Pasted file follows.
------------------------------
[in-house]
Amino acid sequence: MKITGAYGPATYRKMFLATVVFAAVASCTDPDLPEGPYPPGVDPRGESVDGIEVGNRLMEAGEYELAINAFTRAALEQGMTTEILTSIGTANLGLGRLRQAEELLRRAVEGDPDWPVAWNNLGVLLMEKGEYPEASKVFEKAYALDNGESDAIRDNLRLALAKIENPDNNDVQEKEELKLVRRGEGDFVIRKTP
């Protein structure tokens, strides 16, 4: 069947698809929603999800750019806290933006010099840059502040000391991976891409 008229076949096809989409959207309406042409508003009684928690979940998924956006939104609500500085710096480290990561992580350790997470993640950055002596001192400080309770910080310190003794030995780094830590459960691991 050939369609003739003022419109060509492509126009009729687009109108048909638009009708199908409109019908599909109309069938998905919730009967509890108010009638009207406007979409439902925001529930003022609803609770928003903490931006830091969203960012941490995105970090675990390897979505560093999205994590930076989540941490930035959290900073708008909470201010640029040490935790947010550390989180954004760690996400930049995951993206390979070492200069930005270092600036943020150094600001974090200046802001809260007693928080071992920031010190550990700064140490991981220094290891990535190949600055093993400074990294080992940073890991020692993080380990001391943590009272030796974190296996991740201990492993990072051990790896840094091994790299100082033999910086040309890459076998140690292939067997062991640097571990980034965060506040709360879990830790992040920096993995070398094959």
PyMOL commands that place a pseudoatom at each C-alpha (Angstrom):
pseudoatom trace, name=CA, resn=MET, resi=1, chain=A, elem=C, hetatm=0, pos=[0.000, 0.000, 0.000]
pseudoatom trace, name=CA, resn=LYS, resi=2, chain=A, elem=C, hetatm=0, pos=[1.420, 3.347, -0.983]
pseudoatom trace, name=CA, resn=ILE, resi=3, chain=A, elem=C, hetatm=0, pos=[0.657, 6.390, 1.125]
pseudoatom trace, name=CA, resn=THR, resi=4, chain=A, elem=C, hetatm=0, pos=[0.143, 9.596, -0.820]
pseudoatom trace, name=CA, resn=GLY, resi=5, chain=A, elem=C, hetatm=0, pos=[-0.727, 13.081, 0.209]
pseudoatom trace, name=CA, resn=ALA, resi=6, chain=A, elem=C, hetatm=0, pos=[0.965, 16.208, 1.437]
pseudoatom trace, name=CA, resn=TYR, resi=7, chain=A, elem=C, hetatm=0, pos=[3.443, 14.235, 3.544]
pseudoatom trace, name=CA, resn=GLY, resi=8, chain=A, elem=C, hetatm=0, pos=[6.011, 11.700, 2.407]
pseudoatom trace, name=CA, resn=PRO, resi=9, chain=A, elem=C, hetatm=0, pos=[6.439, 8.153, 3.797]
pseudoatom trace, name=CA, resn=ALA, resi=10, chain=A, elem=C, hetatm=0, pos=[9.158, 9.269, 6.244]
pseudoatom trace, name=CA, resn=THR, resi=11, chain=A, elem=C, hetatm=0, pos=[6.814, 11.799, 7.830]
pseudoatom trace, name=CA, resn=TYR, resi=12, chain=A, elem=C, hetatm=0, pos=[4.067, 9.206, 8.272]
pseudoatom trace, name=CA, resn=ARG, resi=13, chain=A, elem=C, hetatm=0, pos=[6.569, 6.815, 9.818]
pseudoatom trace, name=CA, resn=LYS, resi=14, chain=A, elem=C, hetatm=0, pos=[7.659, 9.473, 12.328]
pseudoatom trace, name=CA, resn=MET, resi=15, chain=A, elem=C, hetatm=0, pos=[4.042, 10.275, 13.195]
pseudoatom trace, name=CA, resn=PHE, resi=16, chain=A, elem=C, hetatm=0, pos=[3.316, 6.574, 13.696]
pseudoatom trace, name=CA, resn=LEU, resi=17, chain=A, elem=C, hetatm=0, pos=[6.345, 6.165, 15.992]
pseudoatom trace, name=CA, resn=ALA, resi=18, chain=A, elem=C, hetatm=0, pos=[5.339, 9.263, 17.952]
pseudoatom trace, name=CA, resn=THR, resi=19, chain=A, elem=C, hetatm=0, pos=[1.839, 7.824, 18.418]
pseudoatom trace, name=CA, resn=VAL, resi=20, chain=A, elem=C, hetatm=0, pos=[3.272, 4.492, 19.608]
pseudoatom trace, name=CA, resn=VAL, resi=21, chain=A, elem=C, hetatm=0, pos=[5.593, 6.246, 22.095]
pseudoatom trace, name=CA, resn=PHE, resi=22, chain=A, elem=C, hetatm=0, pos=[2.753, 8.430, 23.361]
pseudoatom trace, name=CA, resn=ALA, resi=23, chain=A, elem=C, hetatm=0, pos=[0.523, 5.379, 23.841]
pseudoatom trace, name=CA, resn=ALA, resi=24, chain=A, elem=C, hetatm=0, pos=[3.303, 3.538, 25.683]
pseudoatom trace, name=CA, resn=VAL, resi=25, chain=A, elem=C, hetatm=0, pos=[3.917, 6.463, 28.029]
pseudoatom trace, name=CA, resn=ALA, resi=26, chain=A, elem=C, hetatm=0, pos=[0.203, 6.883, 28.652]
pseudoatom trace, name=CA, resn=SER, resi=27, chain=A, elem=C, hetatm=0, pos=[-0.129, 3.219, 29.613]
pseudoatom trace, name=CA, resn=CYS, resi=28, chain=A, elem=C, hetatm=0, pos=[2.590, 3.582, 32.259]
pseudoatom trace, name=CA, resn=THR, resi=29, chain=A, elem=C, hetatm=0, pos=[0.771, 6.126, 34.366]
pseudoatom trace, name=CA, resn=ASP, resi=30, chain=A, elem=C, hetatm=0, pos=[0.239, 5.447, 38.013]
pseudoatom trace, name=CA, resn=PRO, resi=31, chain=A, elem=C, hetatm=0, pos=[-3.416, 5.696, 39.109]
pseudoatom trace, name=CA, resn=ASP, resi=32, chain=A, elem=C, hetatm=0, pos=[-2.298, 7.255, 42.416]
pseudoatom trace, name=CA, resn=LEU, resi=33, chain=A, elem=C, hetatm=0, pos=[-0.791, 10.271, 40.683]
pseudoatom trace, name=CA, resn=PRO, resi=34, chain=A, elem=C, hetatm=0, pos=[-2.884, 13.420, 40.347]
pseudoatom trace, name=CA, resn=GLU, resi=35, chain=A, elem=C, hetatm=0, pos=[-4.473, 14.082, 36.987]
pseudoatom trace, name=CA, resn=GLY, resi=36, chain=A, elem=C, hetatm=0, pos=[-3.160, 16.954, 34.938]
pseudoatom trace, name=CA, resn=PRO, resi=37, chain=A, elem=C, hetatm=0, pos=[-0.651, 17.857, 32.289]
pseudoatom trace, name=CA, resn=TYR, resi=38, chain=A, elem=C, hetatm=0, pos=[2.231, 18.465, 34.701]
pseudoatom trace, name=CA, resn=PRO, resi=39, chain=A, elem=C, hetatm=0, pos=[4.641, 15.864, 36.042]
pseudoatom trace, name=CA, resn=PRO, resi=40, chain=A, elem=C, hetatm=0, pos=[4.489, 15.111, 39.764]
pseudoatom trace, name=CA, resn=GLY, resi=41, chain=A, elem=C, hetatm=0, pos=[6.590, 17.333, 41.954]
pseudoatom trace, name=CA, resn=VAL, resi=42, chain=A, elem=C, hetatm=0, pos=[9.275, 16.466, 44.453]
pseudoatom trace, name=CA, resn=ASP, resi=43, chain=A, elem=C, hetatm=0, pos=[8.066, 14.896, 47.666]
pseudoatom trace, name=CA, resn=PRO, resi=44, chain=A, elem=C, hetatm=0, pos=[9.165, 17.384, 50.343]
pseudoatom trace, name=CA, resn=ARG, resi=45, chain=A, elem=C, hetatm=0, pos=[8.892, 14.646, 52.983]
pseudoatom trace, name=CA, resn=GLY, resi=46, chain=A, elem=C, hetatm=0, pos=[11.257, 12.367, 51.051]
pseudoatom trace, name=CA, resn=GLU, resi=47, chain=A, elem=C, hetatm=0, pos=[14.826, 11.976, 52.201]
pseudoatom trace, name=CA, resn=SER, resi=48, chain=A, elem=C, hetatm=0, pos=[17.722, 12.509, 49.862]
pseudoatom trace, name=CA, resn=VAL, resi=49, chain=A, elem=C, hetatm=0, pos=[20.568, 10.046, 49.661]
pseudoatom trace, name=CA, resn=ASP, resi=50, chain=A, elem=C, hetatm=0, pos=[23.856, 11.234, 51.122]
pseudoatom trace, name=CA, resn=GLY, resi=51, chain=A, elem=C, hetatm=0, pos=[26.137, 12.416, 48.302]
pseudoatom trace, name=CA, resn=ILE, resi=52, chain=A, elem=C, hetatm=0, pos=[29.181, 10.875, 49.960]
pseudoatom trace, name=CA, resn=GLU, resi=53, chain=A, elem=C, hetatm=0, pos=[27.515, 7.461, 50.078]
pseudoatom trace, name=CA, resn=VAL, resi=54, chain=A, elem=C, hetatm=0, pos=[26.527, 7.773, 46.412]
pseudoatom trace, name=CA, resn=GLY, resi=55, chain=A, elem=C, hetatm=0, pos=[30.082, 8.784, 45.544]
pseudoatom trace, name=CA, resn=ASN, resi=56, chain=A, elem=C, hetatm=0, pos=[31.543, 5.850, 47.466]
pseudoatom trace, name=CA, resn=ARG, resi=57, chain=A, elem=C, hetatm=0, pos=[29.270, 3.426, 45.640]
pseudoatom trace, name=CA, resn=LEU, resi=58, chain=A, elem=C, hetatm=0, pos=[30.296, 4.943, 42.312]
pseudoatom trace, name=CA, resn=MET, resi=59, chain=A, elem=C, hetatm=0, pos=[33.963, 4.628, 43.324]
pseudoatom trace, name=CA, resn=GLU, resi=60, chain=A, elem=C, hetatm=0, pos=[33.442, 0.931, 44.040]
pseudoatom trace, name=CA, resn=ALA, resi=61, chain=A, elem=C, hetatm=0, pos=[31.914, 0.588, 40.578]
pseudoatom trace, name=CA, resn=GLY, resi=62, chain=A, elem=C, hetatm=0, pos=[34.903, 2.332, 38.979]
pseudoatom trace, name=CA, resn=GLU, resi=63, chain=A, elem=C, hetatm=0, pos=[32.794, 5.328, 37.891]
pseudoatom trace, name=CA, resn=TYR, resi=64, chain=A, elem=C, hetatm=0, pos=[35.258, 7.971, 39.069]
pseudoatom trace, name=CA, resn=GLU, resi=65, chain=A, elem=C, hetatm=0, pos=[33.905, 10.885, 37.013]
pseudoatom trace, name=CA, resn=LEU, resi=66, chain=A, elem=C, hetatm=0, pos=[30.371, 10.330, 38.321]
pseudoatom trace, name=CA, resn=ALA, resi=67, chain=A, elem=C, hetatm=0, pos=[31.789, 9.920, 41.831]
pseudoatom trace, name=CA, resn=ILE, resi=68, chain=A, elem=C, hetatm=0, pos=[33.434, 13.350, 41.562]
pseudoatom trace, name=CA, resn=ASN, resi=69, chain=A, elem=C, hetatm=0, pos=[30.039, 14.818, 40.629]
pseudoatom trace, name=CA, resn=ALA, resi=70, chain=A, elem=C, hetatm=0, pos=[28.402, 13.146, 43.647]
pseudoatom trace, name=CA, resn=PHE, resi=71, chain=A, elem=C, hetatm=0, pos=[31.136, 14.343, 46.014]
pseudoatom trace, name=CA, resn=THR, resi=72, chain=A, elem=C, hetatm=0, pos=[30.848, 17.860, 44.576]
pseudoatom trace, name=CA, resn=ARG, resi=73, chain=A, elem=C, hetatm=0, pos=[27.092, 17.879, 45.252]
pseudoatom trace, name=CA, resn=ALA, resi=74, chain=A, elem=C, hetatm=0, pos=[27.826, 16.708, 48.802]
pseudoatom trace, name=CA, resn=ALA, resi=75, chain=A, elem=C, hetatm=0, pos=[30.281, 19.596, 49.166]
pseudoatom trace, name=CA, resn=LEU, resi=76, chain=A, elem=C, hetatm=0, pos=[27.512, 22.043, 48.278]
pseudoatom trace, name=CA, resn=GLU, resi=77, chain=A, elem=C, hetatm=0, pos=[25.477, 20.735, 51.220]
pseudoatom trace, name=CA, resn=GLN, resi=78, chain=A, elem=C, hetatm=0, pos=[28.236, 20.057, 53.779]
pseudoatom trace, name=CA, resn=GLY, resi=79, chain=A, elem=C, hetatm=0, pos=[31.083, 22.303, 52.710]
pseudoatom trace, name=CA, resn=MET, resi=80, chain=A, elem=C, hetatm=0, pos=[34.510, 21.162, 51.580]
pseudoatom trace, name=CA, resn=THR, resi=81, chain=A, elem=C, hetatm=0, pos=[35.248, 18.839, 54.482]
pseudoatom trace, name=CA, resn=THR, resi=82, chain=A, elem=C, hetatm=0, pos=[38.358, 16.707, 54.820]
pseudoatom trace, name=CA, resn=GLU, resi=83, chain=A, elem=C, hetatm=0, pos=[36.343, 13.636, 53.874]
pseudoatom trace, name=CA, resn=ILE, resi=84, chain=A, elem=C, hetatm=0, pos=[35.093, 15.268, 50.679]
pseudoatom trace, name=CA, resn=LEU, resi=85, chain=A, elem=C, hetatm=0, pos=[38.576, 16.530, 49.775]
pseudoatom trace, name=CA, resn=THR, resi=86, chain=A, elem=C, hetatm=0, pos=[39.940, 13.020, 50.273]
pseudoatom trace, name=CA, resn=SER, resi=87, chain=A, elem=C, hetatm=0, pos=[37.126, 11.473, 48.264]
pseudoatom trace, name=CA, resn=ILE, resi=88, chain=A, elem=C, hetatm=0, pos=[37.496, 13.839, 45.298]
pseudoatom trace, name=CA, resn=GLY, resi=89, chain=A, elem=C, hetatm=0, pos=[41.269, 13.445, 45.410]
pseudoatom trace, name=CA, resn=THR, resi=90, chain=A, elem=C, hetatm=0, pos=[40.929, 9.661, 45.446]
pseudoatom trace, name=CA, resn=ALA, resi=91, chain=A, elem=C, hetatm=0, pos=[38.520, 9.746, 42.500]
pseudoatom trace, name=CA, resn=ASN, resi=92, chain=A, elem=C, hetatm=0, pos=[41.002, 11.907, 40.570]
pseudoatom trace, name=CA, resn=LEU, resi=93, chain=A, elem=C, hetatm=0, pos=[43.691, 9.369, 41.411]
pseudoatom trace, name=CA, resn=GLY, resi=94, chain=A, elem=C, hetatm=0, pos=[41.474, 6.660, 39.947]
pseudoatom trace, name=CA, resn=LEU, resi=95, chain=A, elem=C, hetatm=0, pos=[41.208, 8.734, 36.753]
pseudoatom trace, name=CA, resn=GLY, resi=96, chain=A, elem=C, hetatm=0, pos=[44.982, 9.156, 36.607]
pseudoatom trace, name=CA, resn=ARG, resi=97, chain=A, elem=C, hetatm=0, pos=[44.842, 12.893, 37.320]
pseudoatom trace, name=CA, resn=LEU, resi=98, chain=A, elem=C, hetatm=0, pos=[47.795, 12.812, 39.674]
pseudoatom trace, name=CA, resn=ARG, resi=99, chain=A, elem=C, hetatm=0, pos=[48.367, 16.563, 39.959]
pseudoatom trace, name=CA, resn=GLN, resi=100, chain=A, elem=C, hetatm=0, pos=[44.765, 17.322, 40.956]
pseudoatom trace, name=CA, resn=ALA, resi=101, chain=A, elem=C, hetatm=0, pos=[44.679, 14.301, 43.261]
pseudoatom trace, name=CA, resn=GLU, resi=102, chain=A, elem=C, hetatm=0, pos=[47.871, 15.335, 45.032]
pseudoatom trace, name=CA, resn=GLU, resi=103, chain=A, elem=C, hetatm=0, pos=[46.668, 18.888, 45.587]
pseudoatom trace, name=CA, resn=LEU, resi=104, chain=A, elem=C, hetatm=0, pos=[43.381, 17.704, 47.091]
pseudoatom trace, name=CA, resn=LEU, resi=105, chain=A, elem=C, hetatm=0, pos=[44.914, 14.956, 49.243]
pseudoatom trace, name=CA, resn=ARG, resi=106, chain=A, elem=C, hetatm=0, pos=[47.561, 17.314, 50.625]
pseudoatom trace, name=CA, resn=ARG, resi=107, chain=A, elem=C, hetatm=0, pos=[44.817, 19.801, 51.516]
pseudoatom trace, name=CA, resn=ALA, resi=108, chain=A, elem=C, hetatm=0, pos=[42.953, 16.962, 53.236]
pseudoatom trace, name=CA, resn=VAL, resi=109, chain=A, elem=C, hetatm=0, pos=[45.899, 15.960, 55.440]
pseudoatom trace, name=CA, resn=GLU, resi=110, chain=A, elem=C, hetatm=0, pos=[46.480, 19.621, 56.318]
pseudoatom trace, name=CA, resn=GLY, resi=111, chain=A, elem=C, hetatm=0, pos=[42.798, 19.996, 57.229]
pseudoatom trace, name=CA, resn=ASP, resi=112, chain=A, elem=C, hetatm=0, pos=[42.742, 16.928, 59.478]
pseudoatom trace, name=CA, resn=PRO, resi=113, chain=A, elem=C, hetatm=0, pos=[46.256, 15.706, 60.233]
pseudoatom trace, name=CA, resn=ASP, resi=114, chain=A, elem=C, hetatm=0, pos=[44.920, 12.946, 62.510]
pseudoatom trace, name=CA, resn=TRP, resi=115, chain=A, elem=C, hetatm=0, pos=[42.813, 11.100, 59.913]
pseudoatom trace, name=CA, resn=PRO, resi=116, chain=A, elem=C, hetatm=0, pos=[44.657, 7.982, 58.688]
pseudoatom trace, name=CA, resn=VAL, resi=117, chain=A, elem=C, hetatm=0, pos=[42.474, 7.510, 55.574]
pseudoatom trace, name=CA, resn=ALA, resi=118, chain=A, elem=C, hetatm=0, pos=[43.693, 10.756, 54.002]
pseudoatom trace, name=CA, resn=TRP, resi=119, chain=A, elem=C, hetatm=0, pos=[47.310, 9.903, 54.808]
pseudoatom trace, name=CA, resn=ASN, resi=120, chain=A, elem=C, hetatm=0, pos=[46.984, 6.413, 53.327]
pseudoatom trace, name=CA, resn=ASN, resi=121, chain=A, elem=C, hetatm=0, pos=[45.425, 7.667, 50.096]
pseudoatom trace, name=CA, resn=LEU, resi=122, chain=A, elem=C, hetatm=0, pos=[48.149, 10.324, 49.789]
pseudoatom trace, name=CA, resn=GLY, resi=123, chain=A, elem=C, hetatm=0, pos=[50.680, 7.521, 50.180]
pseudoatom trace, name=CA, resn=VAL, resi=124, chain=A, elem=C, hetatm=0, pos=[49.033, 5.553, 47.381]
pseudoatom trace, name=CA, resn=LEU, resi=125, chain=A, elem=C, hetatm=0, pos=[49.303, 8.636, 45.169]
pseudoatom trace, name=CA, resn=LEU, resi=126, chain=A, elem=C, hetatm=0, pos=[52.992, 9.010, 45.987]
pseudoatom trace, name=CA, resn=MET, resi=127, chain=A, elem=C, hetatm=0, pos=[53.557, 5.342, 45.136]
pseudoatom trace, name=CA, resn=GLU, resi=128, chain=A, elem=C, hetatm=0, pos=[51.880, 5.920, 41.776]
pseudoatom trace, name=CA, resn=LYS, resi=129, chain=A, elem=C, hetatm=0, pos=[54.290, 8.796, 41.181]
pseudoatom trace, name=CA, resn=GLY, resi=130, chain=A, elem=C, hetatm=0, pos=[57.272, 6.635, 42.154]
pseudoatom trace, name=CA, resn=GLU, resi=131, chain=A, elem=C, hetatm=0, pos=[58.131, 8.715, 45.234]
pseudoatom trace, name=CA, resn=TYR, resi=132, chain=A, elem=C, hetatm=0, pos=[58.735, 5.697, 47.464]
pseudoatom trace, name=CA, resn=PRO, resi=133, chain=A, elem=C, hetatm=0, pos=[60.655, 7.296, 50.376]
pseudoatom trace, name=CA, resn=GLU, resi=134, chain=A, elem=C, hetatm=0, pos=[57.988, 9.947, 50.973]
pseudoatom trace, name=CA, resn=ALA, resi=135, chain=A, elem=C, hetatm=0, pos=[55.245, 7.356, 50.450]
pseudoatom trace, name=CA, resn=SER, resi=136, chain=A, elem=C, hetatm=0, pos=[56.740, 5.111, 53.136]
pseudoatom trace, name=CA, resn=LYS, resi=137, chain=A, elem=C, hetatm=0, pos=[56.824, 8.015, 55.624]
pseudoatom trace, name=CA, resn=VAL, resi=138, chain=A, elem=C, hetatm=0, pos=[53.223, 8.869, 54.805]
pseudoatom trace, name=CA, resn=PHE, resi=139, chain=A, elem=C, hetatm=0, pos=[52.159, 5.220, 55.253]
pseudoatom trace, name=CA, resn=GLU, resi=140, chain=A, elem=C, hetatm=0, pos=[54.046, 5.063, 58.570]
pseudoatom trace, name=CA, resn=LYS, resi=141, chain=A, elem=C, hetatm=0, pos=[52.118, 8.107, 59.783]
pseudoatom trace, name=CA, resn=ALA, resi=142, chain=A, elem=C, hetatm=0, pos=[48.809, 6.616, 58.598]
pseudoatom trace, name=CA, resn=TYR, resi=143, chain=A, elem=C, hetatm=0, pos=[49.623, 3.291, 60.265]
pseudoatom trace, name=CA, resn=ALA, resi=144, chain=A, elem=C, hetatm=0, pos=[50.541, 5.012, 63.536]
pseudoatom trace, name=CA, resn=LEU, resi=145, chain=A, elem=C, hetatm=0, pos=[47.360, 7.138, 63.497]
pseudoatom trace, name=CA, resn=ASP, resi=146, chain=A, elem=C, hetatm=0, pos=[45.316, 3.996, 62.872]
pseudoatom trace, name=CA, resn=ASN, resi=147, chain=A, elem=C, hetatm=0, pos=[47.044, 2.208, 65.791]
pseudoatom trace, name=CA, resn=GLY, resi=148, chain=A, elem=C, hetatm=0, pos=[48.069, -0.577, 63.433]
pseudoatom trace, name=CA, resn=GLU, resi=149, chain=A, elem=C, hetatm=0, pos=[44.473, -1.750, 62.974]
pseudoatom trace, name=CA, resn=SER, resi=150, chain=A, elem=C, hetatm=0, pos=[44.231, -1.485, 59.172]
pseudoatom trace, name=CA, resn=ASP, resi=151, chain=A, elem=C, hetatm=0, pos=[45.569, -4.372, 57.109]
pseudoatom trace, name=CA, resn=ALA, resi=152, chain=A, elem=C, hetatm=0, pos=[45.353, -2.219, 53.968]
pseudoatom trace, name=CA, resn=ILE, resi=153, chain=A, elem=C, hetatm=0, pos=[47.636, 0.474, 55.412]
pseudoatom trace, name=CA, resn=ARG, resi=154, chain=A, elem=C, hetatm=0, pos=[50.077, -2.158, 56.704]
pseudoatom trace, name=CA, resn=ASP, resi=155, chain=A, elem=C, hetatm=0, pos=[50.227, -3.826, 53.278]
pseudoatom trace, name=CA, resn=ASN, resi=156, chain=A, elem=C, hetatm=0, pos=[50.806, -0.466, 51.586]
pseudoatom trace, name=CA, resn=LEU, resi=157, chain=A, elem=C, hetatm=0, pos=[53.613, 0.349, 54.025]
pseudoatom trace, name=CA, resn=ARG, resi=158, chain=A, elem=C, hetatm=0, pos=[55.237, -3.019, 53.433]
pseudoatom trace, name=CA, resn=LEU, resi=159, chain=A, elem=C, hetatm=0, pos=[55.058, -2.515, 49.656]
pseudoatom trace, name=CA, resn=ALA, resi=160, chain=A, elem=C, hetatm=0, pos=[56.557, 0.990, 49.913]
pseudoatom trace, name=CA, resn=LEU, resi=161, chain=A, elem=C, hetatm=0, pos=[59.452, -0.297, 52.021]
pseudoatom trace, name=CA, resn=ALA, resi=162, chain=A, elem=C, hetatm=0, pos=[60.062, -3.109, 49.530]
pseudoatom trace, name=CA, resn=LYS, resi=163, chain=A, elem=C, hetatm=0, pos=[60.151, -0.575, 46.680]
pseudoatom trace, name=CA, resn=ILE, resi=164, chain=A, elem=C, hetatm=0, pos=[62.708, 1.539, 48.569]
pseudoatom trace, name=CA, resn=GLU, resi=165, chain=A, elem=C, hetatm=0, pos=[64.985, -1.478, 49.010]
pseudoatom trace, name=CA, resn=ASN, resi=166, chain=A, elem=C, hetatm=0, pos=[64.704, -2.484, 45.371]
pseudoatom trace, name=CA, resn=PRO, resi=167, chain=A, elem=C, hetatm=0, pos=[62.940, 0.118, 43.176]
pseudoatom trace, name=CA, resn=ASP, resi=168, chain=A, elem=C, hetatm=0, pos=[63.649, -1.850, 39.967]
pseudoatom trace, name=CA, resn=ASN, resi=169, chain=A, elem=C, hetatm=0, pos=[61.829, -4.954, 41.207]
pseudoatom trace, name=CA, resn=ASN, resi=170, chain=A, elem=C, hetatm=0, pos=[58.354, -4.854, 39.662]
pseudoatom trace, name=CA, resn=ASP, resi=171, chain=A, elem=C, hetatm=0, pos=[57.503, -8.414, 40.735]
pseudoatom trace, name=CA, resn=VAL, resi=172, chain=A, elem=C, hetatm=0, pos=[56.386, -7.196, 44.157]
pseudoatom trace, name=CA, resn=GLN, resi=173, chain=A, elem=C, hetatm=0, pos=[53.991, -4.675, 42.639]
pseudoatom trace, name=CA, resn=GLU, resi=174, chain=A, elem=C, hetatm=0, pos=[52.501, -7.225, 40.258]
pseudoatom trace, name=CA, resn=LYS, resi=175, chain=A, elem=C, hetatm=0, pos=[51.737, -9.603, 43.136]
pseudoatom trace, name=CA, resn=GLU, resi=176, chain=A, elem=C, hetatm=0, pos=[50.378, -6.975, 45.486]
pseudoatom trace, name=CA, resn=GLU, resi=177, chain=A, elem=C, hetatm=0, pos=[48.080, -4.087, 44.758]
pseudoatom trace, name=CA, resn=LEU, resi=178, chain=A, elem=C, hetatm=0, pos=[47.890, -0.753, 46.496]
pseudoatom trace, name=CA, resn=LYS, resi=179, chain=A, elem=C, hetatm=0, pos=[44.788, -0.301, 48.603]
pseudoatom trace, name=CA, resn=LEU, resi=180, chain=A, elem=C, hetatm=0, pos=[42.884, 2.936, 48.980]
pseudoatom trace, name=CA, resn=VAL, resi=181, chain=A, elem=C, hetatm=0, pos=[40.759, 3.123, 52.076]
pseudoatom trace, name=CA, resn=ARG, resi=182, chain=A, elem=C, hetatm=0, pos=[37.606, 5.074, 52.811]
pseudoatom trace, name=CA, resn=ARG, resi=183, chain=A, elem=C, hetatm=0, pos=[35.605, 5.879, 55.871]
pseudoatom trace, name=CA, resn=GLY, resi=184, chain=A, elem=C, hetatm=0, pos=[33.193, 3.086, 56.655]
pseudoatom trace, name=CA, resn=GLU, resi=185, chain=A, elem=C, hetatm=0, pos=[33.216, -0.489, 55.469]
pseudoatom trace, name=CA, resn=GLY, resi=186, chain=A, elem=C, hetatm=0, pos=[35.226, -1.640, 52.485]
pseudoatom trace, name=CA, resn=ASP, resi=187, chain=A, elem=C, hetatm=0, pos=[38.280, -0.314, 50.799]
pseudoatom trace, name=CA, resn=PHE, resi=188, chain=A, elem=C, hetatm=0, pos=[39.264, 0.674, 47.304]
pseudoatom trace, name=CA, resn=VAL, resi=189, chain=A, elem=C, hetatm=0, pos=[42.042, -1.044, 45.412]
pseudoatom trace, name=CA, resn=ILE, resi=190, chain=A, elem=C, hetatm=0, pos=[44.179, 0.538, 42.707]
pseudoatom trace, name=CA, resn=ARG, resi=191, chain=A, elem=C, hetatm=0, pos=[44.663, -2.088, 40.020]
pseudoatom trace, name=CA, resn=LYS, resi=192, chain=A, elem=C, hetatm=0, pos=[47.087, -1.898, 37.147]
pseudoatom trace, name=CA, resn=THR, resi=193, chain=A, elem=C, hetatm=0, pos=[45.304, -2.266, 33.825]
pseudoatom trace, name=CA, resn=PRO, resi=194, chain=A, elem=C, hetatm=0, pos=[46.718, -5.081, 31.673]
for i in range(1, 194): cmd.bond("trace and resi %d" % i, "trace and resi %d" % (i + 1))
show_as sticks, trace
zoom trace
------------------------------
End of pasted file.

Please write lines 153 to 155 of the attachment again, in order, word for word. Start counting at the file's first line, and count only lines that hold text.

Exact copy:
pseudoatom trace, name=CA, resn=GLU, resi=149, chain=A, elem=C, hetatm=0, pos=[44.473, -1.750, 62.974]
pseudoatom trace, name=CA, resn=SER, resi=150, chain=A, elem=C, hetatm=0, pos=[44.231, -1.485, 59.172]
pseudoatom trace, name=CA, resn=ASP, resi=151, chain=A, elem=C, hetatm=0, pos=[45.569, -4.372, 57.109]